Coupled with the travel, a lot of New Yorkers simply ended up in my daily life over the past decade. A lot of y'all seem to find your way to Austin! I befriended New Yorkers, went to grad school with New Yorkers, worked with New Yorkers, crushed on New Yorkers, dated some New Yorkers. And, not that this was the focal point of these connections, but damn, it's only in recent years I've realized, like any food experience, how intensely particular, how personal one can become about their bagel after they've had a really good one. I mean, I’d like to hope at least one of my northeastern friends reading this right now gasped, groaned, winced, or eye-rolled when I mentioned that the only bagels I knew for years were SUPER TOASTED STRAWBERRY BAGELS WITH STRAWBERRY JAM.

So, ok. Back to why I spent 2016 learning how to make bagels. End of 2015 was tough for a few reasons, all of which thematically fell under a late-20s “dear god what am I doing with my life/I have no control/being a woman is fucking exhausting/I know I’m privileged but I’m not happy” umbrella of reasons. My smallest morsel of directionless solace came from tweeting the banality of daily life to friends and strangers (hashtag quintessential millennial sadness). Tweeting about Cheers, texts from my mom, the salad bar at Whole Foods, Rory Gilmore being a terrible journalist, my love of the word "bramble" (if it's not obvious, I'm digging into my 12/15 archive as I type this).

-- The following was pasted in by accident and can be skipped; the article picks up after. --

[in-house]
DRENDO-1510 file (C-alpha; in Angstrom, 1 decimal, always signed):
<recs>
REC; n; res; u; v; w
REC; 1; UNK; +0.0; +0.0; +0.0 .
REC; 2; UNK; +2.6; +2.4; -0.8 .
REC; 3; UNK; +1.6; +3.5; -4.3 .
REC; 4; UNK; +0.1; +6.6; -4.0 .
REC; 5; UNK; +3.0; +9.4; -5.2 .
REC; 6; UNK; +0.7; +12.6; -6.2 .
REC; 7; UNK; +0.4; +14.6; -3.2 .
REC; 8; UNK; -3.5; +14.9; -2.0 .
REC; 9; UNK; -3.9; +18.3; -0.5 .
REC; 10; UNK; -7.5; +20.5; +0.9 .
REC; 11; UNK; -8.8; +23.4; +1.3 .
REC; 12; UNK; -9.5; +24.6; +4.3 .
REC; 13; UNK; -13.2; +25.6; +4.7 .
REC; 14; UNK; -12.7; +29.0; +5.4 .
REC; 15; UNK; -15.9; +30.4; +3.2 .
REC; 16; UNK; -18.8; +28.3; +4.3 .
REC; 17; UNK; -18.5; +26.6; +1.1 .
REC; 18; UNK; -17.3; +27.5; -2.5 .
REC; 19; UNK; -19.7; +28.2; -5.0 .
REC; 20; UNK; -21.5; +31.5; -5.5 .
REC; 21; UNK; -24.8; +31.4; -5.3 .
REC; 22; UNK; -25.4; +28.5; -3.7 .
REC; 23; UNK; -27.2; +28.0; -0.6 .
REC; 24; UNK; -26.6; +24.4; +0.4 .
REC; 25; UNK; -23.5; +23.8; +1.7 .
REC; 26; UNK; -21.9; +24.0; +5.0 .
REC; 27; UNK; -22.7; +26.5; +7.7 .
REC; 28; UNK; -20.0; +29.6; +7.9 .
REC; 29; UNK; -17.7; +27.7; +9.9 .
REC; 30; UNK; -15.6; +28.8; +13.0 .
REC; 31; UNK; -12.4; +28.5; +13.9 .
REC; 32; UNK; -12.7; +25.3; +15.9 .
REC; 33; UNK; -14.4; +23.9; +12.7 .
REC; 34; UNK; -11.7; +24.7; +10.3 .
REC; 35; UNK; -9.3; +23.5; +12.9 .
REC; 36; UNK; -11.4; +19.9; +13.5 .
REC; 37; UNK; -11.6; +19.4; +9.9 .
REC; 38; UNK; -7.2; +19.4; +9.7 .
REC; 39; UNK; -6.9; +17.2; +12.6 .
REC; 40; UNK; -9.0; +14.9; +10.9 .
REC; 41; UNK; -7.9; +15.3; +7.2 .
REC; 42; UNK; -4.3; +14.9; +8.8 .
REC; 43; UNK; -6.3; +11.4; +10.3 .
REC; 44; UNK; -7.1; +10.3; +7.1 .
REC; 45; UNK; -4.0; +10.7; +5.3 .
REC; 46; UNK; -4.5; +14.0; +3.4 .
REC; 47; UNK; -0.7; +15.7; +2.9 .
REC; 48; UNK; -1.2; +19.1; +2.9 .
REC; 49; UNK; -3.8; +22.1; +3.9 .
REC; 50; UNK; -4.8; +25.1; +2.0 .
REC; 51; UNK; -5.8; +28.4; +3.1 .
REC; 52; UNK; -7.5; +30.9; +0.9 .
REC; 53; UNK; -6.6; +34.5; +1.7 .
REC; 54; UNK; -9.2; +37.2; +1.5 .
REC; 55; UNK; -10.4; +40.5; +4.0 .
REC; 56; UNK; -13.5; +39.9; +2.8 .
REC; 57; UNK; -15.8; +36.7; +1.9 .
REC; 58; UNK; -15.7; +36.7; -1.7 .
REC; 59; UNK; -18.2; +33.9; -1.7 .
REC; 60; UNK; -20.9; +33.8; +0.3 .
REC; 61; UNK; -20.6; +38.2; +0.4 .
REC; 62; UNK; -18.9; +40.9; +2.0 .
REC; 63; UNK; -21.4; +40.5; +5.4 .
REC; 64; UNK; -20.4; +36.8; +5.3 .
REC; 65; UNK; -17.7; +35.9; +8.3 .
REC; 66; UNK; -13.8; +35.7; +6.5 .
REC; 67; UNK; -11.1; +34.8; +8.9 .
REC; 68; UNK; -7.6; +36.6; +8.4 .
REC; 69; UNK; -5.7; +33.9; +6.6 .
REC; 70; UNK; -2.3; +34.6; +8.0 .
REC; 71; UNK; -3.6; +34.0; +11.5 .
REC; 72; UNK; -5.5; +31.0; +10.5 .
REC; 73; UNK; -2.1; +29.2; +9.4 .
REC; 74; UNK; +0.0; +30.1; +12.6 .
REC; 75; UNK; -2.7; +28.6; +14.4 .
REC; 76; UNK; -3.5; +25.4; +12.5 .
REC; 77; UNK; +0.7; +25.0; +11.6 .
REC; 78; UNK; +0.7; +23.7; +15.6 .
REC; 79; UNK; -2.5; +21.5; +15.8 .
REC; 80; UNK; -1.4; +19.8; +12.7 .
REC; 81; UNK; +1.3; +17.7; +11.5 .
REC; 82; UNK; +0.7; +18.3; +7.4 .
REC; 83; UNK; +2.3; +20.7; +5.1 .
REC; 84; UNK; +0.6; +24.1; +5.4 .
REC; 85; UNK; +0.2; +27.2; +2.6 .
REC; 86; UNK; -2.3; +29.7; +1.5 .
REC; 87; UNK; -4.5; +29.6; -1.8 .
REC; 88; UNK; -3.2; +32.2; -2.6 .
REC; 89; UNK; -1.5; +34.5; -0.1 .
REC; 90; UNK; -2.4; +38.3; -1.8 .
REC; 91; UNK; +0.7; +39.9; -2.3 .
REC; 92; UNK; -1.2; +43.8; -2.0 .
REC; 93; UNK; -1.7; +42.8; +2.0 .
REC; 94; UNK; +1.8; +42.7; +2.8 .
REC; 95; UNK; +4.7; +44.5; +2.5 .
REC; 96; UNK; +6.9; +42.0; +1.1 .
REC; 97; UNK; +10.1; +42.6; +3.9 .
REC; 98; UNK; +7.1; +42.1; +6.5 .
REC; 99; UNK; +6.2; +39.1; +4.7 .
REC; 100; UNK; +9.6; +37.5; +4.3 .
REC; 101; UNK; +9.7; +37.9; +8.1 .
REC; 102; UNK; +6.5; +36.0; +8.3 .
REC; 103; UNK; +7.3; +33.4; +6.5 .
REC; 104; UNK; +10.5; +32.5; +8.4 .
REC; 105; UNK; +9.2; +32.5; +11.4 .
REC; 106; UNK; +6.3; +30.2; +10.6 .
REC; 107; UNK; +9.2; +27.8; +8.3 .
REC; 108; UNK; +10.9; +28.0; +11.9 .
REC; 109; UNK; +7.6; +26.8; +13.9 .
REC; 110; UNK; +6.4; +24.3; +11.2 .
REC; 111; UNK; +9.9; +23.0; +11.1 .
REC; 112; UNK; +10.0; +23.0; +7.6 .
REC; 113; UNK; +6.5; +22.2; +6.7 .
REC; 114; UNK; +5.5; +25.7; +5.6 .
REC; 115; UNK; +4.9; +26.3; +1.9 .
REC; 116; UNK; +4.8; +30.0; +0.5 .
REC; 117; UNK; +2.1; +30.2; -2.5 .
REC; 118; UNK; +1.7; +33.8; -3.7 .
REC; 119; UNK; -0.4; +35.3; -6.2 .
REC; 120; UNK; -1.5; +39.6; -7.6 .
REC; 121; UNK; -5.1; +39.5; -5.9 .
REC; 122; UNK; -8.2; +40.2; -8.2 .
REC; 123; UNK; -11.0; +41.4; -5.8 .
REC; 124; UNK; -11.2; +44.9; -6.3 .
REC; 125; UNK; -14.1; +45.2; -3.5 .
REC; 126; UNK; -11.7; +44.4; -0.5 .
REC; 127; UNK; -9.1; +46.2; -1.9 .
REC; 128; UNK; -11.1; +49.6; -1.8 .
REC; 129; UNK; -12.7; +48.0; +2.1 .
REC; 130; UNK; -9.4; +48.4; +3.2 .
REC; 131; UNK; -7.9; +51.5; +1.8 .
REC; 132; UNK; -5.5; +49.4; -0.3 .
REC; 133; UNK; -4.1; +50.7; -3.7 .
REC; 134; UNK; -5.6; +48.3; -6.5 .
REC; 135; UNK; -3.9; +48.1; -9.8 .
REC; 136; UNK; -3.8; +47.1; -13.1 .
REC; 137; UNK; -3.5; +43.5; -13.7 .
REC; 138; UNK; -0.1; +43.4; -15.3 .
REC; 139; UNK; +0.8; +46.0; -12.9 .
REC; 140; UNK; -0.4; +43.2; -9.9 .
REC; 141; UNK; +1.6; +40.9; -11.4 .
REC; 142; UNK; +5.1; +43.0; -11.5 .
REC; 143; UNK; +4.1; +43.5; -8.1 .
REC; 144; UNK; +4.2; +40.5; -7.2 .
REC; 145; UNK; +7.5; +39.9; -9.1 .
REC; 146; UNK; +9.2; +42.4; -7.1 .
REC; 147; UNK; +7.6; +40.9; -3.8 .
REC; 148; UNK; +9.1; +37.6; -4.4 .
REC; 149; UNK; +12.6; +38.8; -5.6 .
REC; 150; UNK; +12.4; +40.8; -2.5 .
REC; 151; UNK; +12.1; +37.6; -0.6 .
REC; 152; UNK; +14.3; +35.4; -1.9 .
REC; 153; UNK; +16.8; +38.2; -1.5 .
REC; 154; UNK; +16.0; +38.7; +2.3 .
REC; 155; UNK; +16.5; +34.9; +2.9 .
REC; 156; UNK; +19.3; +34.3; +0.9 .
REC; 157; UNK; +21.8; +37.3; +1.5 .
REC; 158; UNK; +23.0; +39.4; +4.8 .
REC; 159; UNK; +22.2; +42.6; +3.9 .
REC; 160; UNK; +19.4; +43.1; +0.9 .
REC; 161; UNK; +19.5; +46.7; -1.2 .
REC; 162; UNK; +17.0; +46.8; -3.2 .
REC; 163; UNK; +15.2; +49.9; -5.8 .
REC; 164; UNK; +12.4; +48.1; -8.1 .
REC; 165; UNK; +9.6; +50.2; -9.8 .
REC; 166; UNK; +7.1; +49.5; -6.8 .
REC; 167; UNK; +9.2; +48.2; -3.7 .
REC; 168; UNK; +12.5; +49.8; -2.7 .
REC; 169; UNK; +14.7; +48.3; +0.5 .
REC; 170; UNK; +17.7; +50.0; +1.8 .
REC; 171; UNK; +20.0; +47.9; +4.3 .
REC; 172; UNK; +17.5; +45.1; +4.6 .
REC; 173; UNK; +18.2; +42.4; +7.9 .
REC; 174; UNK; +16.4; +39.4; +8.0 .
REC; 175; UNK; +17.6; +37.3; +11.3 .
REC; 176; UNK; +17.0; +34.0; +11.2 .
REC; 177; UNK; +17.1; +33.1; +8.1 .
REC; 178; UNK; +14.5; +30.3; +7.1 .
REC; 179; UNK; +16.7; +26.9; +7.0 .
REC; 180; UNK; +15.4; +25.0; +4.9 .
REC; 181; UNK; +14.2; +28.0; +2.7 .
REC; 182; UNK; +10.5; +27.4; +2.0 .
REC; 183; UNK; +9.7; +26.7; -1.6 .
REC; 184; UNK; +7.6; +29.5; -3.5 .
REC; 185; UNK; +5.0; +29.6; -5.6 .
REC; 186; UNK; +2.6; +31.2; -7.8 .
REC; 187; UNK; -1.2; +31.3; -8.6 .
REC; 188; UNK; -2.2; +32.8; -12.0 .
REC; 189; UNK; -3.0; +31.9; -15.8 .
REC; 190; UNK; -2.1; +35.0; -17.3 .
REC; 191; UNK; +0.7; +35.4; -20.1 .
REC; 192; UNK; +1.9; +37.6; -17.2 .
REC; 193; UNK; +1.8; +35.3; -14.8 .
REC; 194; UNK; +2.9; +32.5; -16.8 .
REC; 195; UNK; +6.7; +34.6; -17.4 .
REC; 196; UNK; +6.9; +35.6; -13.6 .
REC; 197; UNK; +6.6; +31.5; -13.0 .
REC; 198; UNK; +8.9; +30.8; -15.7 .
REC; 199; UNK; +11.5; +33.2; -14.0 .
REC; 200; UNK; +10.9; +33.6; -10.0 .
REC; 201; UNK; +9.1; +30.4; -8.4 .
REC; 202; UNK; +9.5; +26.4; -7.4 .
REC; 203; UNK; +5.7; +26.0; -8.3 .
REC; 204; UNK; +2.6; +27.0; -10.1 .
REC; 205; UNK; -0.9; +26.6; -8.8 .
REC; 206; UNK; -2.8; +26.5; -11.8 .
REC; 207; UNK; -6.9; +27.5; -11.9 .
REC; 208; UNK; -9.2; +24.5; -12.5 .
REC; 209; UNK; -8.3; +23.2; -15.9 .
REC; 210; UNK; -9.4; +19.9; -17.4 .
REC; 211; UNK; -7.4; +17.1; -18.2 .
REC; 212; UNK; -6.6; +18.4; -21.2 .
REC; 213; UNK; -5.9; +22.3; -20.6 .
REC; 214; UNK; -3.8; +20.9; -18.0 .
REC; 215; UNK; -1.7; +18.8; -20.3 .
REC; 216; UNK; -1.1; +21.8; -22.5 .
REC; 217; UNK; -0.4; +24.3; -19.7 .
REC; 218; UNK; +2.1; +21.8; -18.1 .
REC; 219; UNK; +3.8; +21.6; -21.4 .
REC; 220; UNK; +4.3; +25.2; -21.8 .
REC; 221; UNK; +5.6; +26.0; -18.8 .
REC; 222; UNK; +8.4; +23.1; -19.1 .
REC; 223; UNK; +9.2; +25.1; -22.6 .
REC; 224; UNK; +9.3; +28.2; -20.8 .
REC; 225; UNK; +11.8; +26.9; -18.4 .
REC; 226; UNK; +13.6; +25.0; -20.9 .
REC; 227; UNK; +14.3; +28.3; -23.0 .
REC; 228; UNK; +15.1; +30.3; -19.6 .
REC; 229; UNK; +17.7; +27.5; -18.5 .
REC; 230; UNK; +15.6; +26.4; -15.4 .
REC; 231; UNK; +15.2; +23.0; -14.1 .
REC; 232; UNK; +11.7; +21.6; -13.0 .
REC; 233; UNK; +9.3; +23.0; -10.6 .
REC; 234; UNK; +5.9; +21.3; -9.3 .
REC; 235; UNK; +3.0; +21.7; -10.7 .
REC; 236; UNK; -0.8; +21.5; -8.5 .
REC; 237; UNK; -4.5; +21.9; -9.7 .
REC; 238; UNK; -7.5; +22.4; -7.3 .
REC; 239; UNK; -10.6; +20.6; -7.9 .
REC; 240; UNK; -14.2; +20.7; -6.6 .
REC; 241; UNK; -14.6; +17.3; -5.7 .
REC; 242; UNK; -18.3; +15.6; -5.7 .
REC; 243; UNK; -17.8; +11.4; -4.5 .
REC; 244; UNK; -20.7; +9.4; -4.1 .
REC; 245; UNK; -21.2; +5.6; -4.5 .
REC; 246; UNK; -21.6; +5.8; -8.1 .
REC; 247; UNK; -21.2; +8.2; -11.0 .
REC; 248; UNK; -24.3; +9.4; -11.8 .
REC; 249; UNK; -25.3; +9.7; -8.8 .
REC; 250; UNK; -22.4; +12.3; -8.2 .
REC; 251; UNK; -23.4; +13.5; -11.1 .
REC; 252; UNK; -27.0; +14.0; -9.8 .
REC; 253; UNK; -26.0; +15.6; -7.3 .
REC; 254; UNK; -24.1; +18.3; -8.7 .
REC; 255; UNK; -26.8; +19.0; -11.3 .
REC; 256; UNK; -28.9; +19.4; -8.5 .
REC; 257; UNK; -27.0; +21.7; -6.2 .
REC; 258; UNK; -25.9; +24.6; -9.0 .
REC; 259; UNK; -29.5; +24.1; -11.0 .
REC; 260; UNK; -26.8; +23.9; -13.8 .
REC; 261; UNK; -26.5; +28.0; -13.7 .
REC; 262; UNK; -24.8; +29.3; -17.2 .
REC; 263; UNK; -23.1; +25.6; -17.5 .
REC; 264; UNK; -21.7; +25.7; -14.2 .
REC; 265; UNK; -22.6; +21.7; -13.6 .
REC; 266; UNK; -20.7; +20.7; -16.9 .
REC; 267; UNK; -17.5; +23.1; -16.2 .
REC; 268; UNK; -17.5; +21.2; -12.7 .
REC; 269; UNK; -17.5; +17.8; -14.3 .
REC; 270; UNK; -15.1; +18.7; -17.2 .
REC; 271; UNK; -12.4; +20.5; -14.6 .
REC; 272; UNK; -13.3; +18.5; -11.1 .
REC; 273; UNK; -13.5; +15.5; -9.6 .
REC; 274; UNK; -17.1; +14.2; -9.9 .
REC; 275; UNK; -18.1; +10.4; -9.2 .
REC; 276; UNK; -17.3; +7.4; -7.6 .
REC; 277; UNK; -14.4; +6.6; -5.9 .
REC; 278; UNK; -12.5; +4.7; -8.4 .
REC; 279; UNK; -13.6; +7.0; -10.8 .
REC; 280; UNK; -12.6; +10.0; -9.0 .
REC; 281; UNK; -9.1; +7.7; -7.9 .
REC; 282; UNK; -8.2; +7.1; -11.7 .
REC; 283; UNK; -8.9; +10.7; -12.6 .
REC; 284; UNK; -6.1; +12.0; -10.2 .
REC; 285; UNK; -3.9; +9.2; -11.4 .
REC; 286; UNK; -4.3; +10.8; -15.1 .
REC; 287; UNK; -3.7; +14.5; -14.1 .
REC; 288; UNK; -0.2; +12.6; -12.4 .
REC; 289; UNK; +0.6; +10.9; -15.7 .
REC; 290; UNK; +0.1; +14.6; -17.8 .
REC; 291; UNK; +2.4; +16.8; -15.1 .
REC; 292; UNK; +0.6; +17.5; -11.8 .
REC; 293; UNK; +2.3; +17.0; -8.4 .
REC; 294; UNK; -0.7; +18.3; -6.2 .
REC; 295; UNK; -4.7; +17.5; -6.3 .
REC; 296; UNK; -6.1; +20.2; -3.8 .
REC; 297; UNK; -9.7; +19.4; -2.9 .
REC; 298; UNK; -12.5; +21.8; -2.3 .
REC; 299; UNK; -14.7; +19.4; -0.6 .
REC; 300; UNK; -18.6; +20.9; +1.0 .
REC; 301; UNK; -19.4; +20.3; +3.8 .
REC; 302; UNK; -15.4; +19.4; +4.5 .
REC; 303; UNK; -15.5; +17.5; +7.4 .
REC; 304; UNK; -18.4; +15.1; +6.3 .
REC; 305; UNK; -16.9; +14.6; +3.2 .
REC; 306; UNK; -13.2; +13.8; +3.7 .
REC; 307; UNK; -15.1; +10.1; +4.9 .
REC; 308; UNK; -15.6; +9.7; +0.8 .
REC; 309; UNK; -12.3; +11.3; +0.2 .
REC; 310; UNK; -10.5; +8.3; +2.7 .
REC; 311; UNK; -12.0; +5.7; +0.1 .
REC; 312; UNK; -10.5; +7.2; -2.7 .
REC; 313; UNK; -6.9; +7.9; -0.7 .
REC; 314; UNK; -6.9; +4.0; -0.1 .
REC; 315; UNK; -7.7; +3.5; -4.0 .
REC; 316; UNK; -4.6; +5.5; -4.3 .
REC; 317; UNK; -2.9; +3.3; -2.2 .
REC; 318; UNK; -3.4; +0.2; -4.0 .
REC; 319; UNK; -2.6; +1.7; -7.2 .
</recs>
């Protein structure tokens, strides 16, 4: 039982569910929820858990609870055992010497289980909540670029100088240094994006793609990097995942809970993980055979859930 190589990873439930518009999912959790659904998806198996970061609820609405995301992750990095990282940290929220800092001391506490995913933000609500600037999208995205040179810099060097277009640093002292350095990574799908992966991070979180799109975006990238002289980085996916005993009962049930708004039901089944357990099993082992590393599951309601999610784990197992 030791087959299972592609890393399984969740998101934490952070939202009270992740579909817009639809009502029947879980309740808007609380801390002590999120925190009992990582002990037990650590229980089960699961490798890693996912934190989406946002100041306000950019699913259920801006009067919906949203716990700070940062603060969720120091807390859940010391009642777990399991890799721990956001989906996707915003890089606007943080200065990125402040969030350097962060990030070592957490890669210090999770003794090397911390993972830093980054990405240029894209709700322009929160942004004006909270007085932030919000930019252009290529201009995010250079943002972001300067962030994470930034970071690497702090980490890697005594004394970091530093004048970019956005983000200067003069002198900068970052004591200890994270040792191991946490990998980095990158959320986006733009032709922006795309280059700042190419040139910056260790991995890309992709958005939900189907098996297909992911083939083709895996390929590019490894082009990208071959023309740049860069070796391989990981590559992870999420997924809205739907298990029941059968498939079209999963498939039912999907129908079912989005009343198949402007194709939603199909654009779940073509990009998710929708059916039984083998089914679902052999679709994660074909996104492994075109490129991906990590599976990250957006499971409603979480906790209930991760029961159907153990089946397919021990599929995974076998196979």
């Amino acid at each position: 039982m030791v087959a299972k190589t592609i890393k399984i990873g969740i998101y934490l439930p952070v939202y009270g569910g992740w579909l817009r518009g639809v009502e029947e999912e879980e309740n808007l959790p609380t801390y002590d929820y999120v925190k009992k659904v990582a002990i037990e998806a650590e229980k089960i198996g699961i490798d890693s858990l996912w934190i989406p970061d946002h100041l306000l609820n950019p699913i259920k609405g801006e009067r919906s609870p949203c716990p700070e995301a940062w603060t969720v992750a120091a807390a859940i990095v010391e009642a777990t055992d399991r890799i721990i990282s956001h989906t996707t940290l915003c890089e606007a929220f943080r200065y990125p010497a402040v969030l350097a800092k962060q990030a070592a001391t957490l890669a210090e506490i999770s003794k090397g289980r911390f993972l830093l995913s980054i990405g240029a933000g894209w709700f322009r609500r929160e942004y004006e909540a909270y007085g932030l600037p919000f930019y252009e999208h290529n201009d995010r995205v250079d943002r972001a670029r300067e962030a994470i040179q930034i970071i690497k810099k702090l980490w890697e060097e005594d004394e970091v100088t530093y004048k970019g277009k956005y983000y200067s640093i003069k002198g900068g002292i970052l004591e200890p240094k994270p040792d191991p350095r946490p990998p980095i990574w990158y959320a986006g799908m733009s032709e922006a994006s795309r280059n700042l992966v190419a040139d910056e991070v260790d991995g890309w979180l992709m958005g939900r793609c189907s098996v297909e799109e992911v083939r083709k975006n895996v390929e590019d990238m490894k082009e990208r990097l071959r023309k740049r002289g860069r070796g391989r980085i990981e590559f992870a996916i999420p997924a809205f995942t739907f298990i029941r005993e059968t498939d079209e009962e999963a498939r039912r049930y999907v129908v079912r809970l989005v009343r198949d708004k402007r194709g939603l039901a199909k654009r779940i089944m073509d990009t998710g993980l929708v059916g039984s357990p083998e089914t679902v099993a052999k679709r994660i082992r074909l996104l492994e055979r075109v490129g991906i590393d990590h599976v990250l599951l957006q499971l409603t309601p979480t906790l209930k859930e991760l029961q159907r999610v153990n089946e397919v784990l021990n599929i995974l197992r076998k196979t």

And then, one dull morning I went to eat a bagel, alone. It wasn't that great, but it wasn't awful. It looked good. I tweeted it.

Quickly, my local bud Lewis responded. Lewis is a fantastically curious guy, who co-organizes Austin’s chapter of Nerd Nite, previously was Texas’s premiere seaweed farmer, and nowadays is a financial planner (plugging for Lewis- if you’re in the market for a financial planner, you want one as cool as Lewis Weil, check out Money Positive!). We Twitter-bantered about bagels for a bit. And we Twitter-bantered about the nearly nonexistent bagel scene in Austin. And then Lewis proposed an idea.

(lox curing and lox shop plans still TBD)

Cut to a couple weeks later, we're meeting at the counter of Salt & Time, skimming through The Baker's Apprentice, talking about the supplies we'll need for our first batch, and scheming about sourdough starters, everything topping, everything pizza crust, curing lox...